Illusion of Choice

The real slight of hand that Western consumerist culture has pulled is giving us the illusion of choice…

After reading a great blog about marketing to existentialists, I got to thinking more about the choices we make (or think we make) and how we think they define us. Fight Club was used as an example of consumerist existenialism in that post.

Another really fine example of cinematic choice is The Matrix Revolutions. Neo vs. Smith, final showdown, what’s the great epiphany that enables Neo to defeat Smith? The one thing that Smith can’t grasp in order to fully exist on his own: choice. It’s the only reason that justifies Neo’s actions and gives him meaning. It’s not freedom, peace, or love — all of which Smith defines as “vagaries of perception, the temporary constructs of a feeble human intellect trying desperately to justify an existence that is without meaning or purpose.”

Neo’s purpose is a postmodern one. When reality around us is suspect and illusory, there is no truth higher than our own wills, our own existential predetermination. And as empowering as that might seem, the revelation is no less depressing. There is no higher meaning after all, no greater good worth fighting for, other than the whim of individuals.

And yet, despite the pearl of wisdom this represents, even the nature of choice reveals itself to be illusory. How can we really trust our decisions, given the stimuli driving them? There are far too many third parties with vested interests in our likes and dislikes. In a capitalist society where a free market thrives on consumers, can we really be sure that our decisions are our own?

The real slight of hand that our Western consumerist culture has pulled is giving us the illusion of choice whilst really making us look, talk, and breed the same way. One would think that with the myriad choices available to us, there would be an infinite variety of demographics. But there’s not. It’s really just three major buying blocks: 12-17, 18-35, 36+ year olds.

So just how much existence are we experiencing if in fact our perception of choice is misguided? If all of this sounds Orwellian, it should.

5 Replies to “Illusion of Choice”

  1. You are right on. My latest favorite trend in advertising is ads that don’t show the product. There’s this one Honda commercial with this guy sitting on the beach…walking in the mountains…contemplating urban landscapes, and reflecting upon his life. He basically decides that he has reached nirvana, and that life–for a thinking man–is good. The last three seconds of the commercial is him driving off in his Honda. Ha! Maybe if I drive a honda everything will become clear to me, as well!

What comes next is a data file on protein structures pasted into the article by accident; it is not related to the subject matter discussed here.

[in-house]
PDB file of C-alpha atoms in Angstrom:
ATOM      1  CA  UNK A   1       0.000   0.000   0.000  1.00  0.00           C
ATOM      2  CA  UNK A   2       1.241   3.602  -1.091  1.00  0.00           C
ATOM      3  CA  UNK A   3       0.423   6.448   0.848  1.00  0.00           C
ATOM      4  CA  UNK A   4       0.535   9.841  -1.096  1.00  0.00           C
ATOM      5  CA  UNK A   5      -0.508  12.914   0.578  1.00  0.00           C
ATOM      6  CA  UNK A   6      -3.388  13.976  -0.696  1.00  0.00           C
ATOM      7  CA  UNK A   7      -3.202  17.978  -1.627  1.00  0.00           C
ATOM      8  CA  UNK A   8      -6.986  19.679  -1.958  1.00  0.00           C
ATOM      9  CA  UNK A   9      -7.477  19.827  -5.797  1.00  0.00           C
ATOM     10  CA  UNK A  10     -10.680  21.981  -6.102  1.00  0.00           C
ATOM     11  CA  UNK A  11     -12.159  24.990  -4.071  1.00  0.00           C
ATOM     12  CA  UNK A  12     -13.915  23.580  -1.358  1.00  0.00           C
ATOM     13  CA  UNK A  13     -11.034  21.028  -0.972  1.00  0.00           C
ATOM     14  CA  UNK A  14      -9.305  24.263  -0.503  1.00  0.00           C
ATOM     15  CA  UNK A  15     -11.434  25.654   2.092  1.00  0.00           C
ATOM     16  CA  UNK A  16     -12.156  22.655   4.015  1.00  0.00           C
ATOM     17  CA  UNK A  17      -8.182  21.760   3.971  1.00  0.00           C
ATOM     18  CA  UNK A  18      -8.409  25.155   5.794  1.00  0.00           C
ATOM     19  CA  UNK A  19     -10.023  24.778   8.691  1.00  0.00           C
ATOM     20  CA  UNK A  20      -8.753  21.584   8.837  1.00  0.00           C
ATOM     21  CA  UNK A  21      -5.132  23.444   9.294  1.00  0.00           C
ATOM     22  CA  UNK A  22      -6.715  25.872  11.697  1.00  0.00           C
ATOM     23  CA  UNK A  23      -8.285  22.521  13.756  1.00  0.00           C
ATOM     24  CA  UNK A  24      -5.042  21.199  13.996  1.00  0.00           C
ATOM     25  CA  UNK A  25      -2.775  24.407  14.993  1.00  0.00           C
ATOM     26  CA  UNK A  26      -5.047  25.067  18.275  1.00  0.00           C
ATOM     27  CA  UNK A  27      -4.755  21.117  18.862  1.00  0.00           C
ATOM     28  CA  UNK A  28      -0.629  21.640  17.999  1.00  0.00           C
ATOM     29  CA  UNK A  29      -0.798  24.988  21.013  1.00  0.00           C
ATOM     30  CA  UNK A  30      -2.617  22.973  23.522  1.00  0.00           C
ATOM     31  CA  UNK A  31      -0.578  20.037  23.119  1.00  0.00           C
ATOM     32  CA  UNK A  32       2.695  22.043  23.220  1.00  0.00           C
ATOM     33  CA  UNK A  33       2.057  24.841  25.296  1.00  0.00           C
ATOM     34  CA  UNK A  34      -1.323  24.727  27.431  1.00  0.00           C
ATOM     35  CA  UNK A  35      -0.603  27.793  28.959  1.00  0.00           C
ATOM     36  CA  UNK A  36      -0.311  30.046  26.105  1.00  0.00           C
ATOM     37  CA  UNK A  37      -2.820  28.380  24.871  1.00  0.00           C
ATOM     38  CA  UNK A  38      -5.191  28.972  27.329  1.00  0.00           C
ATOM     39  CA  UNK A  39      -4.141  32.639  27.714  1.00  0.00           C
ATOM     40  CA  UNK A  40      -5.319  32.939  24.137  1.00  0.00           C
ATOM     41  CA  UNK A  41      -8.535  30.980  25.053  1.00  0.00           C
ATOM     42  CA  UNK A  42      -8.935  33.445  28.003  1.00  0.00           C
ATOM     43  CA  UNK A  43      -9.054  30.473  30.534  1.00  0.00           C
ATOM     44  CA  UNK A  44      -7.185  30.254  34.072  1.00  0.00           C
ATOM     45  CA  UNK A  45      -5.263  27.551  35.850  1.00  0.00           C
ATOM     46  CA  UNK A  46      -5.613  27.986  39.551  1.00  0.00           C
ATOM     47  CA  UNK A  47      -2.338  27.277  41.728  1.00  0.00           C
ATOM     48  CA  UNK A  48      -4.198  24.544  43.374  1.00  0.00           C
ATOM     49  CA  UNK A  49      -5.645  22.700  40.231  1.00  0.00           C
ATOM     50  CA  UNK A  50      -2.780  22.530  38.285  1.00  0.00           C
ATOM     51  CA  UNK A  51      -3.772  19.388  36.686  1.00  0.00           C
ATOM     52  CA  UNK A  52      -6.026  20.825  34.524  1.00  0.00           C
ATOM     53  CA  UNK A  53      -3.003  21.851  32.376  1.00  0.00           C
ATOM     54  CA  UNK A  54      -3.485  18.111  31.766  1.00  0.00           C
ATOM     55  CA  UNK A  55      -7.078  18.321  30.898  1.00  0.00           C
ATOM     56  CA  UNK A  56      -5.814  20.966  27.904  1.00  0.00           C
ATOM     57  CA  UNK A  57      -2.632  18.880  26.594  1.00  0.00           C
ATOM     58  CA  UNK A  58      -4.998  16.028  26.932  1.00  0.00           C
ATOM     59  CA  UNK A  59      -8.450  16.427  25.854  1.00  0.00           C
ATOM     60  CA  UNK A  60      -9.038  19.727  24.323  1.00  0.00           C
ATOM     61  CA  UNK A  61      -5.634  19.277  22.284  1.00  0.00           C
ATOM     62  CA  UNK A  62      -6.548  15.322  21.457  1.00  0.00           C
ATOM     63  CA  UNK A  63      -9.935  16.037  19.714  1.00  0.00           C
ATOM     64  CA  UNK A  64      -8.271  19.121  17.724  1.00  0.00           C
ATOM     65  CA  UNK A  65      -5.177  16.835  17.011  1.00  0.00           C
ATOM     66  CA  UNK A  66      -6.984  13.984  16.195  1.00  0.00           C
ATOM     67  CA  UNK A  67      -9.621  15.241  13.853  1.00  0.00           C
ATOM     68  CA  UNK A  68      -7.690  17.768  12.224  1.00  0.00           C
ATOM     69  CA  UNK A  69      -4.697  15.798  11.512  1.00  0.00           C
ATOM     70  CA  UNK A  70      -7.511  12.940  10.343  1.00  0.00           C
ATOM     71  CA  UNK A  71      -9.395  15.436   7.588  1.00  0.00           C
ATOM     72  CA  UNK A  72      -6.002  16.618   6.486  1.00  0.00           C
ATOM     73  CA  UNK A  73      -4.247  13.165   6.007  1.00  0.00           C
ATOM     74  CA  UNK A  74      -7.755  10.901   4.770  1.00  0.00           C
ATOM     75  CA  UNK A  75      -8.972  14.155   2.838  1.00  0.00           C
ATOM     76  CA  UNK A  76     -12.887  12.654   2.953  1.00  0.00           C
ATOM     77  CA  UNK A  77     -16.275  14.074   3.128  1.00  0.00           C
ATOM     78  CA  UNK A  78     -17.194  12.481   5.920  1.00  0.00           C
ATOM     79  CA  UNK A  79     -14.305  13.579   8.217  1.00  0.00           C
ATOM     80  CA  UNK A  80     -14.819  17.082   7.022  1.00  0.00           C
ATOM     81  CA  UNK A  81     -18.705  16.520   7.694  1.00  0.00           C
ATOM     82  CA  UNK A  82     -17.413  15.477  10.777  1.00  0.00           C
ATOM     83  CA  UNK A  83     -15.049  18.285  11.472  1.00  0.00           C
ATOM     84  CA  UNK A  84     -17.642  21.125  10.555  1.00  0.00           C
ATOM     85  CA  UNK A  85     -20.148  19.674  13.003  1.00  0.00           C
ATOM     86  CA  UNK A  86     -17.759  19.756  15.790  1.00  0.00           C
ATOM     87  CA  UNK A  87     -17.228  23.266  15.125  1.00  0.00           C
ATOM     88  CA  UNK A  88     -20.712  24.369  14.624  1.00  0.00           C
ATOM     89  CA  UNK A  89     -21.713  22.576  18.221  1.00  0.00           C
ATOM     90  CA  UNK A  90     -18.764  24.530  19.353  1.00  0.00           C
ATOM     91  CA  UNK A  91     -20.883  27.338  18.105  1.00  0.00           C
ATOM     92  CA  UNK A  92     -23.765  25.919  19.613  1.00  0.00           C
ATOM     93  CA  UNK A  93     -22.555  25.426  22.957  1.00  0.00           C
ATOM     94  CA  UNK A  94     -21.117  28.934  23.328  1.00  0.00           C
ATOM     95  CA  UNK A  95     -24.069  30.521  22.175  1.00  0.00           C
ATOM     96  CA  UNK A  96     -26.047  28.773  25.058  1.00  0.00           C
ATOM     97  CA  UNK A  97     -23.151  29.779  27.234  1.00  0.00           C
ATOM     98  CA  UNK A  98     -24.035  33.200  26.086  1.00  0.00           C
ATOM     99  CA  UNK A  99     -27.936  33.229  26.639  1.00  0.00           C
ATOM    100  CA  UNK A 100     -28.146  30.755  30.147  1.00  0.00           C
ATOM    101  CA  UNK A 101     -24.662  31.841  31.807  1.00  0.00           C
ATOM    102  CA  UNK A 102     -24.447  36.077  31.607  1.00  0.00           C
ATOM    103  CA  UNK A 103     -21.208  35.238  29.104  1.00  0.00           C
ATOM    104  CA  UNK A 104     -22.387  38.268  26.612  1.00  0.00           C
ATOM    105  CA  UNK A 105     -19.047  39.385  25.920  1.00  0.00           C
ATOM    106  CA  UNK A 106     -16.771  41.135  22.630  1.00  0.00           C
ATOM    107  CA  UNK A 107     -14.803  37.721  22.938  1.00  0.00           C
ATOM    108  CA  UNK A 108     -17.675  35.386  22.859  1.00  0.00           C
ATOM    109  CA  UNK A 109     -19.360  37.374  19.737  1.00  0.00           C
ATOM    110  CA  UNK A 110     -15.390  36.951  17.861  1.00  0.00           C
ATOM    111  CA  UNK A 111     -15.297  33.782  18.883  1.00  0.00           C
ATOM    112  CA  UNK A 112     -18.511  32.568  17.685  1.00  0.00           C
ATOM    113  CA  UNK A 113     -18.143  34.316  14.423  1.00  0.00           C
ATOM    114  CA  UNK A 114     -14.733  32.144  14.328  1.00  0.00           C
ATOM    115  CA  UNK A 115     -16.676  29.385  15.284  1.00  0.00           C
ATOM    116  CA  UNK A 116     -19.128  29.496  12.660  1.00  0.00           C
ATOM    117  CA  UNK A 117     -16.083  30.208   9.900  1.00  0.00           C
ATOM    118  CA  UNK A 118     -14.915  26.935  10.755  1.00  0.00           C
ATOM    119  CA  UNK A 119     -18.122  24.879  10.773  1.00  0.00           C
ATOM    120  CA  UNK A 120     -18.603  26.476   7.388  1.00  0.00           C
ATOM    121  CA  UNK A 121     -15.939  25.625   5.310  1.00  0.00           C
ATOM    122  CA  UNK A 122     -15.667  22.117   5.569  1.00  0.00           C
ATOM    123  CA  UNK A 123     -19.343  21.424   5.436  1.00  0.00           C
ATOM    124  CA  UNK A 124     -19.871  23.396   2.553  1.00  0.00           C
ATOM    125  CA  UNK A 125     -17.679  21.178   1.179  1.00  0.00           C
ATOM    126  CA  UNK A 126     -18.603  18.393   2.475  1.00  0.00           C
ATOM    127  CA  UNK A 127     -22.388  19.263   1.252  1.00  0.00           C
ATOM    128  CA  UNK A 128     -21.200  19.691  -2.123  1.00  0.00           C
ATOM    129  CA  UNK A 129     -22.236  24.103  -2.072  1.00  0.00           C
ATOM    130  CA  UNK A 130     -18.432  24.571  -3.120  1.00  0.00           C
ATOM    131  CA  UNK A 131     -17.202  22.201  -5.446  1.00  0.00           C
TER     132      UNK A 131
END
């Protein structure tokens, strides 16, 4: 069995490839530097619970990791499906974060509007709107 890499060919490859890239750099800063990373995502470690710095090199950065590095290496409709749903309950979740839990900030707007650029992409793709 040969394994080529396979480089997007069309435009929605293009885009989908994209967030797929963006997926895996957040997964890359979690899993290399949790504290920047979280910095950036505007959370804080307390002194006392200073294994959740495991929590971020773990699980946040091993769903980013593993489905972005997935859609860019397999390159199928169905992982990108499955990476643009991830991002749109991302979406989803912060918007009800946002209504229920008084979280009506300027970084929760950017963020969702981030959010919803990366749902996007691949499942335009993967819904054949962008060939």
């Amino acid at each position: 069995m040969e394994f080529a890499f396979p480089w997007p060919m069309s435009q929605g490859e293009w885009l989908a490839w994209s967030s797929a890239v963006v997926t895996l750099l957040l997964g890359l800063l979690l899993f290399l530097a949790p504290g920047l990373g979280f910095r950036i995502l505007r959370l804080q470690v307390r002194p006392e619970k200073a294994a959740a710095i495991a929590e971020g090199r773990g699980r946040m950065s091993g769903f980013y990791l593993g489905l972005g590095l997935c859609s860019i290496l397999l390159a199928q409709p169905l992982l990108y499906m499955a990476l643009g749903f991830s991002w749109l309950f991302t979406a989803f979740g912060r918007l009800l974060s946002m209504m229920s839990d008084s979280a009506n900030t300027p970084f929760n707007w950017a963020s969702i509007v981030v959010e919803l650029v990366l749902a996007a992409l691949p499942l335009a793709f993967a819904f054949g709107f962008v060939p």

2. I have actually been pondering this topic for quite some time, even having written several entries in my own blog about it. It is nice to see that you are pondering it as well, Rob.

    The problem is social conditioning…… after spending 6 years in the US, I can see the effects that Western culture has left imprinted on me. We are programmed to think that the only path to happiness is paved with wealth, beauty, sex and power when in fact there are a million more journeys that can be made to reach that destination. The populace seems so consumed with living the “picture perfect” life is seen on television and magazines…… that we create many different facets of ourselves to fit a million different situations…. which makes it almost impossible to see back to our original selves.

    Hopefully, I am on the path to learn how to shut out society’s deafening screams and listen carefully to my own inner voice.

  3. travel back to your childhood , your earliest memories, your earliest feelings and experiences. back when you were simple,
    laughing or crying, the basic things that you enjoyed, such as fun, warmth(family), excitment(discovery)
    than begin to understand
    how year after year as you developed an analytical mind,
    the influences that made you what you are today layer upon layer. the conditioning.
    once you realize what these were and still are, then you can begin to understand them, and discard them as necessary so that you can reach that child again, be that child again but with the wisdom of years. its a way to self brainwash the negative effects we have picked up over the
    years, so that you own more of yourself every day and
    understand all the influences in our noisy media saturated,
    illusion driven lives and navigate through the many traps that await.

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